Robert E. Kahn

2024 IEEE Medal of Honor Recipient and Panelist on Evolution & Future of Network Technologies 

Widely known as one of the “fathers of the Internet,” Robert Kahn has made extensive and unequaled contributions to the lifestyle, commerce, and culture of modern society. 

Kahn began working in computer networking in 1966 when he joined Bolt Beranek and Newman (BBN) in Cambridge, Mass. There he was responsible for the system design of the ARPANET, the first packet-switched network. The project, funded by the Defense Advanced Research Projects Agency (DARPA), was the precursor to the Internet. It was during that time that he met IEEE Life Fellow Vint Cerf, who helped write ARPANET’s communication protocol. 

In 1972, Kahn left BBN to become a program manager in DARPA’s information processing techniques office, which invested in computer hardware and software research. He continued to work on the ARPANET and organized the first public demonstration of the network at the 1972 International Conference on Computer Communications, held in Washington, D.C. Khan soon after conceived the idea of open-architecture networking. 

In March 1973, he recruited Cerf to help him turn his idea into reality. At the time, Cerf was an assistant professor of computer science and electrical engineering at Stanford University. While working at DARPA, Kahn and Cerf designed the Transmission Control Protocol (TCP) and the Internet Protocol (IP).  It took them six months to flesh out the TCP, which provides networks with end-to-end reliability, error recovery, and congestion control. The TCP introduced the concept of IP addresses. The TCP manages data packets sent over the Internet, making sure they don’t get lost, are received in the proper order, and are reassembled at their destination correctly. The IP manages the addressing and forwarding of data to and from its proper destinations. Together they make up the Internet’s core architecture and enable computers to connect and exchange information. 

After a decade of testing, the TCP/IP protocol suite was officially adopted by the ARPANET in 1983. In particular, it was Kahn’s leadership and dedicated efforts in the application of the packet network concept that led to the development of the Internet, which has become indispensable to our society. Without the Packet Radio and Packet Satellite components of TCP/IP, the Internet might not have evolved such a resilient design to overcome the lossy potential of radio-based systems.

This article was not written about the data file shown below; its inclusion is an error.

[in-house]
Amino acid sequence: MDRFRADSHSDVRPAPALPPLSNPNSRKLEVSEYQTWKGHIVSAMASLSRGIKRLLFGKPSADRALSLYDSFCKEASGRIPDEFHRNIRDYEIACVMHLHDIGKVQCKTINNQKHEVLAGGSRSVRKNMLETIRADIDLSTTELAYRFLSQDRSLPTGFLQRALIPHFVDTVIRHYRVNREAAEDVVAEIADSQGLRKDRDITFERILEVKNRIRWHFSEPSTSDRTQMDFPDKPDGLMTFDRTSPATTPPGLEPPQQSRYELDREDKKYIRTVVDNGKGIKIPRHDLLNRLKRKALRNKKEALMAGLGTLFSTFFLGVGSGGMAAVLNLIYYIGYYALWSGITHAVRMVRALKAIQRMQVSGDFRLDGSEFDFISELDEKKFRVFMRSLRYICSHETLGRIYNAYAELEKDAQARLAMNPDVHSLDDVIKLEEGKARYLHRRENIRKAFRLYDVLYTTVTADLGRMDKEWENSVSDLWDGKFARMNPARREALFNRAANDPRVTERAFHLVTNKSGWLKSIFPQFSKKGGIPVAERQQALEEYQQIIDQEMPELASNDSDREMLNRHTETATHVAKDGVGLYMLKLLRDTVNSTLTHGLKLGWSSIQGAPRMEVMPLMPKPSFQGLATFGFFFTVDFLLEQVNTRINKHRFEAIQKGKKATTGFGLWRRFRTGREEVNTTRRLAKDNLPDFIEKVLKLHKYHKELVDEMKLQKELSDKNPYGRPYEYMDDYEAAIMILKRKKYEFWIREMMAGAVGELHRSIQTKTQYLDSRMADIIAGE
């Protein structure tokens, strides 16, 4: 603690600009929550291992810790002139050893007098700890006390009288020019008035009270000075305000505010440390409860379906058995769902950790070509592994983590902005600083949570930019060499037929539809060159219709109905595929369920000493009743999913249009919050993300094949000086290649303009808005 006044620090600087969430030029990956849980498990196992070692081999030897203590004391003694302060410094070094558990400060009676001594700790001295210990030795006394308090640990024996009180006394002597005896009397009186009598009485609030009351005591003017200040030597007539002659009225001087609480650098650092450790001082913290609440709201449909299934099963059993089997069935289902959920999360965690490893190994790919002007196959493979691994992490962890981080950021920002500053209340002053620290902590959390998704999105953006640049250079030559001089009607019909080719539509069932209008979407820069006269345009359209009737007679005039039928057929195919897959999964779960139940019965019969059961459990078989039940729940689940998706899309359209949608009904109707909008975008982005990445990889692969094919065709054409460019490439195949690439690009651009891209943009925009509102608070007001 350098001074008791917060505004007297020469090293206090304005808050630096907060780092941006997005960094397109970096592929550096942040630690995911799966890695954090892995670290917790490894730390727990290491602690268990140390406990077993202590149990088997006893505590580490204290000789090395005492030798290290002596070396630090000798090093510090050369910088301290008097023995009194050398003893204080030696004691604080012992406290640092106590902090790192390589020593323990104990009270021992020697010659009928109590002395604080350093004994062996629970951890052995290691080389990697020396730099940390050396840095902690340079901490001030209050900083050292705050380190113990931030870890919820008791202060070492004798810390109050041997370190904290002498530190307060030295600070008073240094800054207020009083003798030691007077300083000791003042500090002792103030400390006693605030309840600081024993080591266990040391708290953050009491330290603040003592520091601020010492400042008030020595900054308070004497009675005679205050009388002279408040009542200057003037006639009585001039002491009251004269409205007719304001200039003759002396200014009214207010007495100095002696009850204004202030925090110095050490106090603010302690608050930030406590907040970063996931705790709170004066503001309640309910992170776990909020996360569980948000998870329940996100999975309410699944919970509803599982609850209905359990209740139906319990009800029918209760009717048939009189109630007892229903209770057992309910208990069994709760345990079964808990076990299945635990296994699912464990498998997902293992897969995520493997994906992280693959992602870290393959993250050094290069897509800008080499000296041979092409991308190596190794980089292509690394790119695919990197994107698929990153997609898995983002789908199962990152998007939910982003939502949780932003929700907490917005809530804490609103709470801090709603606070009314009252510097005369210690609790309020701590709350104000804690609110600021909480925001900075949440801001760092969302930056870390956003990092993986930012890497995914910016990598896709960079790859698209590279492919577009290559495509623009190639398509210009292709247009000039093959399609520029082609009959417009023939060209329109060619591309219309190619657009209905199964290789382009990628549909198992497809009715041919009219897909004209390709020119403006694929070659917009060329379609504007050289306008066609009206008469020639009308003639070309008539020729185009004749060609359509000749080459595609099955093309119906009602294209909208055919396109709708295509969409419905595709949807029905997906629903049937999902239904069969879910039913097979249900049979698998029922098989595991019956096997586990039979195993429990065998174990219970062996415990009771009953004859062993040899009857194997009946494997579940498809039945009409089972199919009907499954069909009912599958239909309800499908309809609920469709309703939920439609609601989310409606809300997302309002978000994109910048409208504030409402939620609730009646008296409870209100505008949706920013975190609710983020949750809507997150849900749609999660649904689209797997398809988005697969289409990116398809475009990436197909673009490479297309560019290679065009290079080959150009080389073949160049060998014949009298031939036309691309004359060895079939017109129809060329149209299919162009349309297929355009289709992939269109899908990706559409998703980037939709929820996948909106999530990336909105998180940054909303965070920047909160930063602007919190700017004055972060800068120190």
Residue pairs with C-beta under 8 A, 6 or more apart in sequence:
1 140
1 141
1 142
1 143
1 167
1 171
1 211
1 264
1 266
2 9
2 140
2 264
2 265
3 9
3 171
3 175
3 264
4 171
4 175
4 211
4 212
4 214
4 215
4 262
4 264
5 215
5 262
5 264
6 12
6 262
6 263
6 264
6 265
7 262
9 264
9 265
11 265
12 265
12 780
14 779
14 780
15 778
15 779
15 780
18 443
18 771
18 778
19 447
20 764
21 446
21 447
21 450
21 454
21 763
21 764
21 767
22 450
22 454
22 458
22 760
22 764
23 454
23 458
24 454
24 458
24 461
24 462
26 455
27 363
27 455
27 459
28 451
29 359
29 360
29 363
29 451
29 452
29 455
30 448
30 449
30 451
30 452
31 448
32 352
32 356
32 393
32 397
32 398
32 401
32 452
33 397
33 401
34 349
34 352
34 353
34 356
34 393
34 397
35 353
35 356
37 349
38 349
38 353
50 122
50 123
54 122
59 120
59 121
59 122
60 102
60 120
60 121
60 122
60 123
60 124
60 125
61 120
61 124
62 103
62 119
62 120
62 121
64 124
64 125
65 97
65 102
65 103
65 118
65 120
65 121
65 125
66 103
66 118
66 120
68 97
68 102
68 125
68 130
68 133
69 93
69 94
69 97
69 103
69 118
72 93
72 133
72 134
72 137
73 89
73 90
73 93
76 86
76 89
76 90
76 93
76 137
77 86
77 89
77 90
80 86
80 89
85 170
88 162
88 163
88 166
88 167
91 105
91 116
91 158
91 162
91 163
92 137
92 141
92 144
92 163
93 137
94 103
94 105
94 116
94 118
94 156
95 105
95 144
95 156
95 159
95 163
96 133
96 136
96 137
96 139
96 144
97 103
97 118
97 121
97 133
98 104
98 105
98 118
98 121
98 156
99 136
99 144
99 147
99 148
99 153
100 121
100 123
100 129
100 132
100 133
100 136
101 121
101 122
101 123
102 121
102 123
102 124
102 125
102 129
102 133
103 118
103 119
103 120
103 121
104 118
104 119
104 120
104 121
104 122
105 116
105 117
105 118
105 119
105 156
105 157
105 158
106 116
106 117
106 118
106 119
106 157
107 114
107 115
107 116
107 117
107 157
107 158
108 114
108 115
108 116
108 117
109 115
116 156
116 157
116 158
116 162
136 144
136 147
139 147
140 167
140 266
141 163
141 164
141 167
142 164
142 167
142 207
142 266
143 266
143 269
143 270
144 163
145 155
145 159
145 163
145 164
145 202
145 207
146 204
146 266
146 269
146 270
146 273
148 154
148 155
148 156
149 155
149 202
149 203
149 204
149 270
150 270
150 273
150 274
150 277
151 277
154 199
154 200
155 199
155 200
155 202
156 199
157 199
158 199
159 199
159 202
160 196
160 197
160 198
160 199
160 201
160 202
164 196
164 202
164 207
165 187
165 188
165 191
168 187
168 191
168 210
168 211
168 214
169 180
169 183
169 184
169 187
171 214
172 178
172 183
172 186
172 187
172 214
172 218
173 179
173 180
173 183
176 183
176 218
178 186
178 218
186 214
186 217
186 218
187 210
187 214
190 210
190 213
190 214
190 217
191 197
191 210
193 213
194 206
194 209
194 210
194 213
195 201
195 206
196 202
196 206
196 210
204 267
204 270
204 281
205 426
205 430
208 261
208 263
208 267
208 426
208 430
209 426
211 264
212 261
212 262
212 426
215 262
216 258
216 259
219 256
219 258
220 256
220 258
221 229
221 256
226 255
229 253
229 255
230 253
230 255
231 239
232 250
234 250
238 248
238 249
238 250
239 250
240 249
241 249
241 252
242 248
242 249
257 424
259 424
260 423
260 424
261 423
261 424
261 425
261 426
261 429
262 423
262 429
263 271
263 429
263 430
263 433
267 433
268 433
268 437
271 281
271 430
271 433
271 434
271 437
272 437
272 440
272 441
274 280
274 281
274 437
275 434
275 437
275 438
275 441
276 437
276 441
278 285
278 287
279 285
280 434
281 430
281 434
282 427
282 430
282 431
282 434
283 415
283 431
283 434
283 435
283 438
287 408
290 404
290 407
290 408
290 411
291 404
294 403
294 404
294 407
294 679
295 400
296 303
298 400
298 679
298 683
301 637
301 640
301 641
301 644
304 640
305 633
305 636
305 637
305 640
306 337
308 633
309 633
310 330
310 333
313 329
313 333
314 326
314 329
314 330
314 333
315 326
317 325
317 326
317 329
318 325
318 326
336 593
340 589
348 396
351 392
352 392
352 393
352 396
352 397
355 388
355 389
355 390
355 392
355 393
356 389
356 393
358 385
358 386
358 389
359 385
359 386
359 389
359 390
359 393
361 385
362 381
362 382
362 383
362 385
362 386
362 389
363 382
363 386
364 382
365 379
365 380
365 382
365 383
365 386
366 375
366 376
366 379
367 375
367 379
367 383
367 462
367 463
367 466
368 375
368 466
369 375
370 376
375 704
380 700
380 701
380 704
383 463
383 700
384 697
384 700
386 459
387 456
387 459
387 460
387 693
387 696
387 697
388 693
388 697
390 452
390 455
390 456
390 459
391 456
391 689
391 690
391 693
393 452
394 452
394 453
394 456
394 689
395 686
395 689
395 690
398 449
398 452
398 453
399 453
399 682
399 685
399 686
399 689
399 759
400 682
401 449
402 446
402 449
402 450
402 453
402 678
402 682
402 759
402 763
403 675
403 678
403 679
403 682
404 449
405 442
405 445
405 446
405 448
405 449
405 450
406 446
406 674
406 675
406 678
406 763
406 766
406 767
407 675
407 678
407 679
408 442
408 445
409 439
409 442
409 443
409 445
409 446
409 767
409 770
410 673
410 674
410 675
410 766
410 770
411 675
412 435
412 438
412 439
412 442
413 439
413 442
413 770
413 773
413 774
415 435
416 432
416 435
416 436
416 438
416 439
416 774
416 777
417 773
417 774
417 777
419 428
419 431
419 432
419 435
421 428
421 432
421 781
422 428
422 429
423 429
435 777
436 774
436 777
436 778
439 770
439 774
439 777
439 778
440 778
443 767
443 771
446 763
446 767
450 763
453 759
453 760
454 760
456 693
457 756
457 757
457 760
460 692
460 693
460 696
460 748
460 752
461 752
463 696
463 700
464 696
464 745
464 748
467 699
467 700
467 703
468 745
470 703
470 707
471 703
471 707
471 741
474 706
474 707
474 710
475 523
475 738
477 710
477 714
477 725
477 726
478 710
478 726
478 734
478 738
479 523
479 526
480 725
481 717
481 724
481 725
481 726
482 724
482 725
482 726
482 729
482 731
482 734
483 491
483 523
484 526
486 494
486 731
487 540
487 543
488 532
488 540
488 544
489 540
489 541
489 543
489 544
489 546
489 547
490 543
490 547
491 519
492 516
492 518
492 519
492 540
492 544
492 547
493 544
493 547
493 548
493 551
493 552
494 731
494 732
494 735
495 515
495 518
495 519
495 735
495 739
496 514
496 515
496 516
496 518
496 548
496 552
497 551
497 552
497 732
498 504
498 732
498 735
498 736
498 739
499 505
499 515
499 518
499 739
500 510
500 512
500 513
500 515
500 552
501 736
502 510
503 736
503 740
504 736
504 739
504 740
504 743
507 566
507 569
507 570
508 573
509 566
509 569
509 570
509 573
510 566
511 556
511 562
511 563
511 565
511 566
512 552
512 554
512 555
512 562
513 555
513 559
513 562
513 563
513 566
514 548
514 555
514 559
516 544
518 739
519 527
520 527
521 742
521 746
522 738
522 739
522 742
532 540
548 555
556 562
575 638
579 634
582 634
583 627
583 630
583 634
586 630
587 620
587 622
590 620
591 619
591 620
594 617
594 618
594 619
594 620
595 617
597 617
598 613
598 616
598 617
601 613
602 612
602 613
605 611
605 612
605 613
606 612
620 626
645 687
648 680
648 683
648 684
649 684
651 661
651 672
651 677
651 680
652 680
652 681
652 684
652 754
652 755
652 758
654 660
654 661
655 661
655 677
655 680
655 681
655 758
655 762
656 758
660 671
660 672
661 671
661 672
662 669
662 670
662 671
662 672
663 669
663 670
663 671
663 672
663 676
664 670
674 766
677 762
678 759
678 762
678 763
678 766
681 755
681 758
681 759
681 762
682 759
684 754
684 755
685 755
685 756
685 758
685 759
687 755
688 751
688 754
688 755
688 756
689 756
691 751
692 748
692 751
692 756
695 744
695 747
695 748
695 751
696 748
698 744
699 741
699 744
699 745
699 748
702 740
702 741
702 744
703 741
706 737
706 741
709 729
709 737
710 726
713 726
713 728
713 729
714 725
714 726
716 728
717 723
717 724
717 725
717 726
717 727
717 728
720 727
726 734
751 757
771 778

In 1983, Kahn was promoted to director of the information processing techniques office. As director, he launched several initiatives including the U.S. government’s Strategic Computing Program, which funded the development and implementation of multiprocessor computer architectures with major investments in natural language processing, speech understanding, image understanding, and expert systems.  It must be noted that Kahn has made deep technical contributions in all of these projects in addition to managing them to successful completion or operation. The Strategic Computing Program at DARPA triggered a wave of new computing technologies and applications that resonate to this day. For instance, the Gigabit Networking program demonstrated the feasibility and utility of gigabit networking but, more importantly, solidified connections between the academic and telecommunications business communities that inform today’s mobile communication environment. 

After 13 years at DARPA, Kahn left the organization in 1986 to launch the Corporation for National Research Initiatives. The nonprofit, based in Reston, Va., undertakes, fosters, and promotes research in the strategic development of network-based information technologies. It also provides leadership and funding for information infrastructure research and development. Together with Cerf, Kahn in 1992 also founded the Internet Society, a nonprofit organization that helps set technical standards, develops Internet infrastructure, and advises policymakers. 

Kahn has received several recognitions for his work, including the 2004 Turing Award from the Association for Computing Machinery. The honor is known as the Nobel Prize of computing. He also received the 1997 IEEE Alexander Graham Bell Medal together with Cerf. Over the decades, Kahn has been a mentor to many innovators, and his technical and managerial breadth is the extraordinary lever that has allowed him to contribute in so many different ways to today’s digital transformations. The economic impact of Kahn’s work reaches the hundreds of billions of dollars per year, and he continues to set the stage for new innovations in digital technology and its applications.

An IEEE Life Fellow, Kahn is President and CEO, Corporation for National Research Initiatives, Reston, Virginia, USA.